Wednesday, April 27, 2011

Whatever Editing Doesn't Kill You, Makes Your Book Stronger...

Since I'm still deep in the throes of editing, I've decided you might as well suffer along with me.  With that thought in mind, I'm writing another editing-related post.

    As far as I know, nobody likes revision.  I mean, chopping up your manuscript and stitching it back together again isn't exactly most people's idea of a fun time.  But somehow -- and maybe it's all just warped my brain or something -- I don't really mind editing.

   Okay, so my brain's definitely been warped.  Let me explain myself, though.

    I really love every part of the writing process, and I figure all writers do.  Obviously, it's not all fun -- I don't actively enjoy editing.  But I do enjoy the results: a tighter, healthier, more reader/agent-friendly manuscript. 

    The same can be said for outlining, which I really need to get better at.  (In fact, after I've got my huge sweep-through edits done, I'm going to have to sit down and figure out the official game plan for book two.  If I'd only done that for the first book, I wouldn't be having these editing woes right now.  Ah well.)

    So really, I think it all works out for the best.  Time consuming, maybe, and a total headache, but definitely worth it.  But what about you?  Any thoughts?

Friday, April 15, 2011

How I'm Cutting 27k Words From My Manuscript

If it seems like I haven't blogged in forever, it's because, well, I haven't blogged in forever.

    Not exactly eloquent, but it's true.

    Editing's been the priority for a while now.  As such, I don't have much time for writing out this post, but I do have some editing tips to share with you.  Since I'm cutting out 27,000 words (YA guidelines? Oops), I'm learning some things about it.  Like:

  • It helps if you print it out.  I don't know whether this seems obvious or not, but my eyes seem to catch a lot more mistakes -- and things that aren't mistakes, but aren't right, either -- when I have a hard copy actually in my hands.  Also, a paper manuscript, while a little more cumbersome, is perfectly portable.  (School, hmm?)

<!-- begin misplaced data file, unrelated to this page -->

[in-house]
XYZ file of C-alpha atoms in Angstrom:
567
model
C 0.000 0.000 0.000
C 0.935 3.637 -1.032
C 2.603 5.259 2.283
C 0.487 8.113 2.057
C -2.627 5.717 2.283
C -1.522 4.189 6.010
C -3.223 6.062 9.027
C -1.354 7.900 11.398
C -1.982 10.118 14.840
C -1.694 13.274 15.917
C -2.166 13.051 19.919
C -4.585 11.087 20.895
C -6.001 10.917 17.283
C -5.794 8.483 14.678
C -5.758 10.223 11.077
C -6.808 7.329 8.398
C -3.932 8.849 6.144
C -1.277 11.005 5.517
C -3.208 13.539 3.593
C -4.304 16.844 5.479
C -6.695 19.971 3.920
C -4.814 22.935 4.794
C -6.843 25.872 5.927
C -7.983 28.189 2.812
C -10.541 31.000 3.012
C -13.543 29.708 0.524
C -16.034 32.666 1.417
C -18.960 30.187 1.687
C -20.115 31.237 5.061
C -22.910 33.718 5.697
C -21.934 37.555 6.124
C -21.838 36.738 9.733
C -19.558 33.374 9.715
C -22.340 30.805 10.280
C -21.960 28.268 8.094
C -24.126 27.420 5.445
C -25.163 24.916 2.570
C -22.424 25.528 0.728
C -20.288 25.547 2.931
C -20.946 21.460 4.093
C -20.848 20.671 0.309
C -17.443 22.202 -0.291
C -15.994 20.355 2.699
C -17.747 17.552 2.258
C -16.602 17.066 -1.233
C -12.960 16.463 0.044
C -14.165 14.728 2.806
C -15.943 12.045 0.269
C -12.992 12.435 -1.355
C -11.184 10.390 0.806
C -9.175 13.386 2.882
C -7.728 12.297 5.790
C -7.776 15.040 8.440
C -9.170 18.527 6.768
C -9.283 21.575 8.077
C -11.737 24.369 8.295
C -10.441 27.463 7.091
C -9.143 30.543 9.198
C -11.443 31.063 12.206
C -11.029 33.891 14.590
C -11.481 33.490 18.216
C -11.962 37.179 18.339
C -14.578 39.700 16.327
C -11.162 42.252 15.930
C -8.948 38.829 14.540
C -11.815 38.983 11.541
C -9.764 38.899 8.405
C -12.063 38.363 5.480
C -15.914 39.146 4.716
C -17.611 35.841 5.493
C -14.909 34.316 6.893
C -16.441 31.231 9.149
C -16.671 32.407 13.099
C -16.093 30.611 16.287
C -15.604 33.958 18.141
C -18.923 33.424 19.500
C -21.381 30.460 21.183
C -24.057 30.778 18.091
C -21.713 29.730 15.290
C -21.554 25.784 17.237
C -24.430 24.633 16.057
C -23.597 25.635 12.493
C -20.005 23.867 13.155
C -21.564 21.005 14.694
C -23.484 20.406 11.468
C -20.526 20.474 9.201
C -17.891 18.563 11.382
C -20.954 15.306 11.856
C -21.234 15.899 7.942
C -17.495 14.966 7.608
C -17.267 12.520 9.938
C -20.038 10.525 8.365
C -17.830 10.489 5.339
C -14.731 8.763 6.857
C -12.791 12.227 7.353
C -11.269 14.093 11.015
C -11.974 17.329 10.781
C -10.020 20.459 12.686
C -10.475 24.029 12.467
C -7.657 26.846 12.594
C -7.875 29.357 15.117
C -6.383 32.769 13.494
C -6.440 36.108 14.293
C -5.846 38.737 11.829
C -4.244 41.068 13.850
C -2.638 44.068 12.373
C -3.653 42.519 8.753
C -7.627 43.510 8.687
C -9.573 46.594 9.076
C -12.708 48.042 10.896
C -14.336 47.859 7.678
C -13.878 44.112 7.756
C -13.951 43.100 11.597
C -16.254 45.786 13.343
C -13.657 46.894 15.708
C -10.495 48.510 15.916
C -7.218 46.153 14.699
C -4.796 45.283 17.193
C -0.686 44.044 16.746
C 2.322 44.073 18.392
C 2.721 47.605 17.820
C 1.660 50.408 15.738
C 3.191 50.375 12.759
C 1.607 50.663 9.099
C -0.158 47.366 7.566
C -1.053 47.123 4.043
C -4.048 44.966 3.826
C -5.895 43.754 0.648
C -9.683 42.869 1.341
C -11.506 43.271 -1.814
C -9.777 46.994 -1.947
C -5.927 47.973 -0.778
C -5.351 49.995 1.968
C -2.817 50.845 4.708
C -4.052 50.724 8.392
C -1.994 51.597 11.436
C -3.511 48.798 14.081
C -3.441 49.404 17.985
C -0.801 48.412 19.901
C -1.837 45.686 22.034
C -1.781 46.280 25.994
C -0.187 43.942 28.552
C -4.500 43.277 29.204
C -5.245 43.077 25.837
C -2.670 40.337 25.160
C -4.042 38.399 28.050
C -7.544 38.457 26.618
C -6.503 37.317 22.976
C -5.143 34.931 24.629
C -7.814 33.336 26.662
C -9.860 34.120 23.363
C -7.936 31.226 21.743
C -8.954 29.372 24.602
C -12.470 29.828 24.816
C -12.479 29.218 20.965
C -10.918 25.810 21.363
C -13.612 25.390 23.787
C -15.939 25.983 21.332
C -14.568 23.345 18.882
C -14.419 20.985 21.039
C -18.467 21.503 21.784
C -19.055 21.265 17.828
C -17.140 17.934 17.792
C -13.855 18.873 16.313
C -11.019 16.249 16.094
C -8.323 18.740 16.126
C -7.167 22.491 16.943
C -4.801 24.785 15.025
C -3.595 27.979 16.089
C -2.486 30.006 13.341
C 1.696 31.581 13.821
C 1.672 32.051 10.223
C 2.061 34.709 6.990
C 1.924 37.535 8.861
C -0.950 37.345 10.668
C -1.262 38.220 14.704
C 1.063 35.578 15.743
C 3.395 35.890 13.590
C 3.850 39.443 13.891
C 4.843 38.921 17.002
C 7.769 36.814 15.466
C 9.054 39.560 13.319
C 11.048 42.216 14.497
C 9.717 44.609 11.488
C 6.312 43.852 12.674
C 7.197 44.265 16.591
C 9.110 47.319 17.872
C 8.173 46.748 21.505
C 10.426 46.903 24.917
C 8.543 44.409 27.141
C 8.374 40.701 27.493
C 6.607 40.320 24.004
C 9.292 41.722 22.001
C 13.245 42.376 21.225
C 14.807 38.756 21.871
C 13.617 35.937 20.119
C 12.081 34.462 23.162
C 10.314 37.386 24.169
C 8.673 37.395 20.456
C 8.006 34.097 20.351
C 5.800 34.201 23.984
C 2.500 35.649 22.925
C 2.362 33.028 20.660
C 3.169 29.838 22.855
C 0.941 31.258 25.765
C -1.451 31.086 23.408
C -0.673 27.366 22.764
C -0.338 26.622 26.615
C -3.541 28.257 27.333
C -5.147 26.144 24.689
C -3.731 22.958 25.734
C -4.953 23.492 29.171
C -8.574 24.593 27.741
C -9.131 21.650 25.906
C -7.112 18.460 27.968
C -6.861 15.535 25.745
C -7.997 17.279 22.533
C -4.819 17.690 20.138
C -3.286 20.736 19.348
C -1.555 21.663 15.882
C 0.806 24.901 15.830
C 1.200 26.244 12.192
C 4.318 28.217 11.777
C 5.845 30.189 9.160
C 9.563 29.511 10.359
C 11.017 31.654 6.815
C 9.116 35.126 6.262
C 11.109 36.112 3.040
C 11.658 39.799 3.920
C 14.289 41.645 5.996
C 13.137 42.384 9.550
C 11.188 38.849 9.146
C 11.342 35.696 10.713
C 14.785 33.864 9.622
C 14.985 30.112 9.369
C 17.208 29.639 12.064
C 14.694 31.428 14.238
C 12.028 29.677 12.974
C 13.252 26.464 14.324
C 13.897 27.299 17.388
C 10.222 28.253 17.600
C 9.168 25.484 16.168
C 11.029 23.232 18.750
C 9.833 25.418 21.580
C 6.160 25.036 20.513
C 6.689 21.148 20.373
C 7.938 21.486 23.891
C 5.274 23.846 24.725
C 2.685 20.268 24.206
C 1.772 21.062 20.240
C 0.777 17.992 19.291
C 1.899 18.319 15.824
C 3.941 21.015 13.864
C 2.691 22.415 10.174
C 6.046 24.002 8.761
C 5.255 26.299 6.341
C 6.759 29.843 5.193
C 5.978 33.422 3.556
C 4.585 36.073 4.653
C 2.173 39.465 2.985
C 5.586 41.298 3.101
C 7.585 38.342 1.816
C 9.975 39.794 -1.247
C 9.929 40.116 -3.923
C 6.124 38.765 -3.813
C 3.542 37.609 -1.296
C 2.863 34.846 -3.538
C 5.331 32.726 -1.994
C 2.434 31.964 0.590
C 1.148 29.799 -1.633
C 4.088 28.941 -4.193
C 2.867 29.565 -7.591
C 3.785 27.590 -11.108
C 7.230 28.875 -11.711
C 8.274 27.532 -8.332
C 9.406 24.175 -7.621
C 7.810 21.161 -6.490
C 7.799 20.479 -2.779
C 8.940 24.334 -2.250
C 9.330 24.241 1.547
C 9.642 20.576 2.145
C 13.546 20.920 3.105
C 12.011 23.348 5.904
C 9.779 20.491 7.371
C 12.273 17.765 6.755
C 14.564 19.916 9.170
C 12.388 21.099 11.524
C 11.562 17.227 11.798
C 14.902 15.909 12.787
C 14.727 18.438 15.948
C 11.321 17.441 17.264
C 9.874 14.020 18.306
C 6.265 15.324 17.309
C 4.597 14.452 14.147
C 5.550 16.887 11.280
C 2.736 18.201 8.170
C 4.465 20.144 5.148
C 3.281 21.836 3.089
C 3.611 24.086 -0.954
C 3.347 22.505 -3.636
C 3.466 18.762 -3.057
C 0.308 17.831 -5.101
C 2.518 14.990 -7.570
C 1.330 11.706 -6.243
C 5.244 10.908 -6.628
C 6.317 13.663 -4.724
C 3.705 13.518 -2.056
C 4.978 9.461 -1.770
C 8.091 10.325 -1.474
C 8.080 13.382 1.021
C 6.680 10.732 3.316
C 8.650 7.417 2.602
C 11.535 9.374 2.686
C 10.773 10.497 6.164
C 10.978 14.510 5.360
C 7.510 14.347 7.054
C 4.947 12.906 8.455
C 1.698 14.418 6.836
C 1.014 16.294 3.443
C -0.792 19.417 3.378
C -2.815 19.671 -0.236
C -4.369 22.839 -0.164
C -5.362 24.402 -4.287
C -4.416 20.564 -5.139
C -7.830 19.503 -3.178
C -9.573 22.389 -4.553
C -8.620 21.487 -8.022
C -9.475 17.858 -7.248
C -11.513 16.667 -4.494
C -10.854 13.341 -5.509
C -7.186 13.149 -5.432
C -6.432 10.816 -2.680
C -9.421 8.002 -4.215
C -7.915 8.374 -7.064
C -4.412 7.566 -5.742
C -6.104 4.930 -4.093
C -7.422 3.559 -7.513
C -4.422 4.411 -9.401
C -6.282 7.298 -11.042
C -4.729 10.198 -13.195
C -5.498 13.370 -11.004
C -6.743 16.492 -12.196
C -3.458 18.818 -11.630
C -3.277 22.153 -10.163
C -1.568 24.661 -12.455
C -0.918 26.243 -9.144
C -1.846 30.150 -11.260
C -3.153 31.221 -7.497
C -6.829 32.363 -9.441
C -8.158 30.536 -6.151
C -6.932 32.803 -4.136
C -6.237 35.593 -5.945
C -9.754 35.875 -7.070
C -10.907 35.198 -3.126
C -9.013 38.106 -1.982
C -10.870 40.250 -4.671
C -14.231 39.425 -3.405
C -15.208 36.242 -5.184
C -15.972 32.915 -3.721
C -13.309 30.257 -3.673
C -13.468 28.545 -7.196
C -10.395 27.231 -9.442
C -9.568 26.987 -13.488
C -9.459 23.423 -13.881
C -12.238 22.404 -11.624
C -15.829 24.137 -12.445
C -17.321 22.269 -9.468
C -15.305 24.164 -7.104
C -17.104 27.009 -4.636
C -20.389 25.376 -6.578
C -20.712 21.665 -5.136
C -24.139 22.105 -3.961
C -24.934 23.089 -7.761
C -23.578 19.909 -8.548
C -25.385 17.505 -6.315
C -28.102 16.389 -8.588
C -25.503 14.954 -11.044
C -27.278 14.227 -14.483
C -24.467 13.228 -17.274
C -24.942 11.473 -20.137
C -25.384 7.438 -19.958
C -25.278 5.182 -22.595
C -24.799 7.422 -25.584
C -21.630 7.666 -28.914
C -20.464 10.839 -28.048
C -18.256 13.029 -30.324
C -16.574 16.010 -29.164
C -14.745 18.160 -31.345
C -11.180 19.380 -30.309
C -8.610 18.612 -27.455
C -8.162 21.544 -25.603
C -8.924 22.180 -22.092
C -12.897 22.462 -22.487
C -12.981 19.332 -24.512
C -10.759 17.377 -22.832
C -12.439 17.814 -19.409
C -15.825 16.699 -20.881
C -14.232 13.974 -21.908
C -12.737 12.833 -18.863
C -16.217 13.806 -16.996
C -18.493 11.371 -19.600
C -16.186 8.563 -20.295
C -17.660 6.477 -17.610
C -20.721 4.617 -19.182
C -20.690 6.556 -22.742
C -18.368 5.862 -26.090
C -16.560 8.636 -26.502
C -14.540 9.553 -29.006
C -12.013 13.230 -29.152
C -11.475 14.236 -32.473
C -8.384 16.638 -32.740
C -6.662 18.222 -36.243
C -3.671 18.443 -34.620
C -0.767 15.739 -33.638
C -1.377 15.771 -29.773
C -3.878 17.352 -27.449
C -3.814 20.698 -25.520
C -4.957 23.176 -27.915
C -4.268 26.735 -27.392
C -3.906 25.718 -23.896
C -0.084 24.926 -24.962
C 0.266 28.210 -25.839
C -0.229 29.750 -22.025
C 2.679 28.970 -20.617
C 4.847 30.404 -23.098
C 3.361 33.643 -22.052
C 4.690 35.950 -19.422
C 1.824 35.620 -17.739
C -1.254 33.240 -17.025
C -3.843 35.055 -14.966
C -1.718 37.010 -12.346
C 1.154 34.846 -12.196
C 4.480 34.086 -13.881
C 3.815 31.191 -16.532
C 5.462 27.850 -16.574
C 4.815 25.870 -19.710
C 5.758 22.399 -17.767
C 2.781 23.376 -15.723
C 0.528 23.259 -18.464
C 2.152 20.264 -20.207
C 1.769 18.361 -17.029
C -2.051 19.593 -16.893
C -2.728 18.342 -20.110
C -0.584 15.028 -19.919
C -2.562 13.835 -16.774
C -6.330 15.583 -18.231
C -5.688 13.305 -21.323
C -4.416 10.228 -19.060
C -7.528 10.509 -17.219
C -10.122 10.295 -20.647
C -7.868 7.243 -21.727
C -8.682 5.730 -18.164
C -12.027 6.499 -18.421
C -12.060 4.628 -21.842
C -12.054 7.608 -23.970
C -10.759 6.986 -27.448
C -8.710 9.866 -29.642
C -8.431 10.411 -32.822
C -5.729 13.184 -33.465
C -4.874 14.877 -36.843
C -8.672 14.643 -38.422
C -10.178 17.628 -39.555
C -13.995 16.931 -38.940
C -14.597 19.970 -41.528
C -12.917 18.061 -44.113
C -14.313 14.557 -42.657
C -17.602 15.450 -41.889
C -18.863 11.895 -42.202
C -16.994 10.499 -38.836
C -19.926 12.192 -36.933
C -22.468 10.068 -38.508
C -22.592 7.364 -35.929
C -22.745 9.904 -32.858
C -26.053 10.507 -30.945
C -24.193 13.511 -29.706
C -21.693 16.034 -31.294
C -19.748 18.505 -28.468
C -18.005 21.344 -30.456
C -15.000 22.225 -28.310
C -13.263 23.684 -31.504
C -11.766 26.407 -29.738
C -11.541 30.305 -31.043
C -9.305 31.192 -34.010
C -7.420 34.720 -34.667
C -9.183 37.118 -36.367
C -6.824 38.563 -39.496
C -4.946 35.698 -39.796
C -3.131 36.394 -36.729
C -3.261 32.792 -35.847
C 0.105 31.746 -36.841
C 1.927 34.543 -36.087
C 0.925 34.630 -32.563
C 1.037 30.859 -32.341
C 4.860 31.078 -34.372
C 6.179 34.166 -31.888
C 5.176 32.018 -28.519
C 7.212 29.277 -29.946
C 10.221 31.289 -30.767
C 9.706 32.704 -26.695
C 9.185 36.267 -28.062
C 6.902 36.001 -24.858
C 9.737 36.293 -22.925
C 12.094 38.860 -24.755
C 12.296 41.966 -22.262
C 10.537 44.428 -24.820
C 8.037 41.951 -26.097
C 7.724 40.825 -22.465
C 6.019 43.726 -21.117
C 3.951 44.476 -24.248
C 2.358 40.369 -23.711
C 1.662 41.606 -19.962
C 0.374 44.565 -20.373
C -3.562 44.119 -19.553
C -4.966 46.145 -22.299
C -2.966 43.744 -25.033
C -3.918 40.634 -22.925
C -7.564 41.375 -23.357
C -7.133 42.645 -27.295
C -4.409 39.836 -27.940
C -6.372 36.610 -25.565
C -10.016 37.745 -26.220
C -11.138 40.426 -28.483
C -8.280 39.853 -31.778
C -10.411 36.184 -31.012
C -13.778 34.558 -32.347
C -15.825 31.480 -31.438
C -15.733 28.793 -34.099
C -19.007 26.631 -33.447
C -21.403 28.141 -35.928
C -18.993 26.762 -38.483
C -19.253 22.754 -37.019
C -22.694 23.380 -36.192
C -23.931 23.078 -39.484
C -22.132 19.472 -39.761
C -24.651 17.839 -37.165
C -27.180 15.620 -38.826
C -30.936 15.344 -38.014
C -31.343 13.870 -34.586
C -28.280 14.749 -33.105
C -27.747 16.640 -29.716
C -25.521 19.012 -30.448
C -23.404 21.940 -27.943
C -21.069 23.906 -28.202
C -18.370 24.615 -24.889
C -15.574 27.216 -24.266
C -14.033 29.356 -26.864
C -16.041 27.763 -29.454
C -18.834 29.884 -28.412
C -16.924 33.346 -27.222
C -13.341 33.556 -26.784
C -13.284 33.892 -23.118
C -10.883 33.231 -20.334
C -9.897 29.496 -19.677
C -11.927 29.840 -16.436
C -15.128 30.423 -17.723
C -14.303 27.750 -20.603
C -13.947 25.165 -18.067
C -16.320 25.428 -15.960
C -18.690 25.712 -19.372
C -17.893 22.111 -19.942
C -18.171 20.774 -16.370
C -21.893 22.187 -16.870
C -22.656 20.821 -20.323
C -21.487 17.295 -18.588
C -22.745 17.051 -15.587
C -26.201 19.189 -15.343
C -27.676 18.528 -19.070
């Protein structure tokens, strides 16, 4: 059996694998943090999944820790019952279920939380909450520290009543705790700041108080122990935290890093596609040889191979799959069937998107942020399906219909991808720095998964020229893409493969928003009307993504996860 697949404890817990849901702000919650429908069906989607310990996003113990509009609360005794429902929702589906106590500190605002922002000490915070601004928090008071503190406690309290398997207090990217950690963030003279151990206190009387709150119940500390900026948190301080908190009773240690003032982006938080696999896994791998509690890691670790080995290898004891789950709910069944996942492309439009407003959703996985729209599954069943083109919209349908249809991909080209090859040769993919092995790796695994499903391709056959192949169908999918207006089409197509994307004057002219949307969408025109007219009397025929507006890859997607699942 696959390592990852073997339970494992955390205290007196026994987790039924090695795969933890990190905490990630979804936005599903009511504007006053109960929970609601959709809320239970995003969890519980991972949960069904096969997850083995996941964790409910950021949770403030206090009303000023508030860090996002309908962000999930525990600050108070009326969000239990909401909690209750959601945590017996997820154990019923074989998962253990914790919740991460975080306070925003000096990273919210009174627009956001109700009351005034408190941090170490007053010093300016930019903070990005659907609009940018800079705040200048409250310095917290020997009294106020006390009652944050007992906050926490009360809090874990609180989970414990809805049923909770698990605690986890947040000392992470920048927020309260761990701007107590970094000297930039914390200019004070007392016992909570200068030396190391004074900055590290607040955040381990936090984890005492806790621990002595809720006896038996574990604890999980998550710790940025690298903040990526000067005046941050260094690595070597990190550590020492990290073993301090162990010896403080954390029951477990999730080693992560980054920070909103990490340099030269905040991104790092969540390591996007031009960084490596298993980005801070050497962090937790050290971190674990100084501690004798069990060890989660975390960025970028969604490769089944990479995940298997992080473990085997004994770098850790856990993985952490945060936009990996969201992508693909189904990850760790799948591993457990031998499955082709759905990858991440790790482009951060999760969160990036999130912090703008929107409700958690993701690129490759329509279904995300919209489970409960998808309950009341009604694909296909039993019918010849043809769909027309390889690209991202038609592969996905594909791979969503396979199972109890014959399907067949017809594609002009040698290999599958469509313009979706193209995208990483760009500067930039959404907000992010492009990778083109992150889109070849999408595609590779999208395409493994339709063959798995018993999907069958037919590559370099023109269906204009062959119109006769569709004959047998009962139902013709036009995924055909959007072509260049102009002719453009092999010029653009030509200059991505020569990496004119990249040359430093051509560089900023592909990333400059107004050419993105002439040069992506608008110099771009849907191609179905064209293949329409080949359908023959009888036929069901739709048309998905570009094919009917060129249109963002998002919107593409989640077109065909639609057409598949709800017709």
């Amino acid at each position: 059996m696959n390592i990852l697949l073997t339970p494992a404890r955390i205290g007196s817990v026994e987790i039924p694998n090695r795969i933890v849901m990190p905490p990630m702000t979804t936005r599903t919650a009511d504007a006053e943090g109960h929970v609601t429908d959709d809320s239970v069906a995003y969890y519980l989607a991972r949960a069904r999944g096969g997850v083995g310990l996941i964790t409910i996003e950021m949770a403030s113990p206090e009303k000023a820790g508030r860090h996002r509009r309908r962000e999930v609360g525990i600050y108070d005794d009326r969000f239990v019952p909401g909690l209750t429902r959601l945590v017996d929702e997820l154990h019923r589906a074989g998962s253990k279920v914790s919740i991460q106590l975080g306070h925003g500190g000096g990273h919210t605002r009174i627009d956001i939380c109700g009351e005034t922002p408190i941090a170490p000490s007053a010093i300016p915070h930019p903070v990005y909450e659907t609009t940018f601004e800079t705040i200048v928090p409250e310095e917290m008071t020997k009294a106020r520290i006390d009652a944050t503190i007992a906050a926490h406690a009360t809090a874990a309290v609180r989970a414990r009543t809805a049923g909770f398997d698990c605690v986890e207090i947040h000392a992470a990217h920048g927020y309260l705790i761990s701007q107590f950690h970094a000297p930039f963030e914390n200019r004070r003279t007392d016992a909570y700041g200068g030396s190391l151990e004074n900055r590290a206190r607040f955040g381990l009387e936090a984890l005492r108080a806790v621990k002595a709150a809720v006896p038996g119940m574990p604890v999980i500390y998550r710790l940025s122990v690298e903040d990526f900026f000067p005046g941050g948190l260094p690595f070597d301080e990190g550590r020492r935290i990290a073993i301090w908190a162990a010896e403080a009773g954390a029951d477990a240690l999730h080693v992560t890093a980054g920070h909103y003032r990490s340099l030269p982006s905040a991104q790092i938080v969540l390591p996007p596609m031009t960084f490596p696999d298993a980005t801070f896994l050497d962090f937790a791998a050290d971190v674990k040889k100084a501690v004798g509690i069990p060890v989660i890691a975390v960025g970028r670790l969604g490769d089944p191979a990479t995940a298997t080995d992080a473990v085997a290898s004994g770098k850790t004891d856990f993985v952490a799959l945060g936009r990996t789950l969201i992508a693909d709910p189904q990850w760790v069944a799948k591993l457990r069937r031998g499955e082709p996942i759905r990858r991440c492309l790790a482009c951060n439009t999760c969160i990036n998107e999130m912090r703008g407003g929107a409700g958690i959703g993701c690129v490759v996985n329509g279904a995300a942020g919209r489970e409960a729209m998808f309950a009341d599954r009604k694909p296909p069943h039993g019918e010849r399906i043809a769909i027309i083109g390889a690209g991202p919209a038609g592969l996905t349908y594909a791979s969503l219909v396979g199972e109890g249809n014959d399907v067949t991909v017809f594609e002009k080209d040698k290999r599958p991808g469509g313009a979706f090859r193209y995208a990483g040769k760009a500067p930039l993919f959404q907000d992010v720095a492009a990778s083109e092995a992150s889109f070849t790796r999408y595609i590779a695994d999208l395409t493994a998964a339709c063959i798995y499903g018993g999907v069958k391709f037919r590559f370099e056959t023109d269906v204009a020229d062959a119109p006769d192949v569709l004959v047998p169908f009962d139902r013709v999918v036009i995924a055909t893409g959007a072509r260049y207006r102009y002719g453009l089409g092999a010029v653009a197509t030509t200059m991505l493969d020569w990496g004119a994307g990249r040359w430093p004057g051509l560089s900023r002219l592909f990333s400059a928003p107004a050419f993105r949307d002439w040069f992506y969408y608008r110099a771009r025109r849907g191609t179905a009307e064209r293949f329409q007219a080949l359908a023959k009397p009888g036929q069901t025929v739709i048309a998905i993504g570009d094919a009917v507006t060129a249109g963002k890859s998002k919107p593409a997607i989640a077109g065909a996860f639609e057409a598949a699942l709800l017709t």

• A pen with bright-colored ink does wonders.  Sure, it might look ridiculous, and some might wonder if a rainbow puked all over your manuscript.  But it makes it much easier to pick out your revisions from the black printer ink if you do.  (Mine's neon pink.  Nerd that I am, I've named it Slasher.)
  • Read through each chapter individually and pick out the main points. That way, you know what you're cutting out:  everything else.  It's not always fun, but there's no use keeping it if it's just tying your book down.  You might have to rewrite a little to patch up those main points, make them flow, but hey -- you're a writer, aren't you?
  • Take it sentence by sentence, word by word.  This is one of the biggest pains there is, but it's also the one of the most important.  Analyze the syntax of your sentence, then any alternative ways to state it;  if another can say what the original did, but with less words, I'd take it.  Very big note:  If it's going to compromise the meaning or ring to your sentence, I probably wouldn't do it unless I had to.  But it's really just personal preference. 
  • Contractions are your friends.  I mean, merging two words into one?  Sounds to me like a desperate author came up with that one.
  • Use Search and Destroy -- um, Replace.  Search and Replace.  For example, if you're going by a title a lot, you might consider swapping most of those 2-worded titles for a single-worded alternative. (For example, if you have a queen named Alice and you find yourself calling her "the queen" more often than you need to, you might just call her "Alice" every once in a while, if the situation's right.  Also, you need to make sure you didn't alternate the two purposely to avoid repetition, before replacing all of them.)
  • If there's something you absolutely need to include, consider moving it to another book.  A thread of backstory?  An explanation?  A revelation?  If taking that scene or such and weaving it into a later book in the series (provided there is one) makes as much sense as putting it into this one, it might make sense just to hold off on it until then.  But only if it still holds effectiveness in that other place.
  • Cut out all of the "thats" that you don't need.  See that last sentence?  The second "that" didn't need to be there.  Chances are, that you've put many of those in your manuscript; I definitely did.  But there's good news: after I've noticed that I overuse the word and have begun to actively cut it from my manuscript, I haven't been making the mistake as much.
  • Cut out all of the "ofs" you don't need. This one helps too.  Also, instead of putting "off of," "from" usually works just as well.
  • Remember:  not many people have died from editing, and it really does help.  While I don't actively enjoy editing, I love the results I see in my book because of it.  A tighter manuscript really is better, and hopefully, agents, publishers, and readers all agree.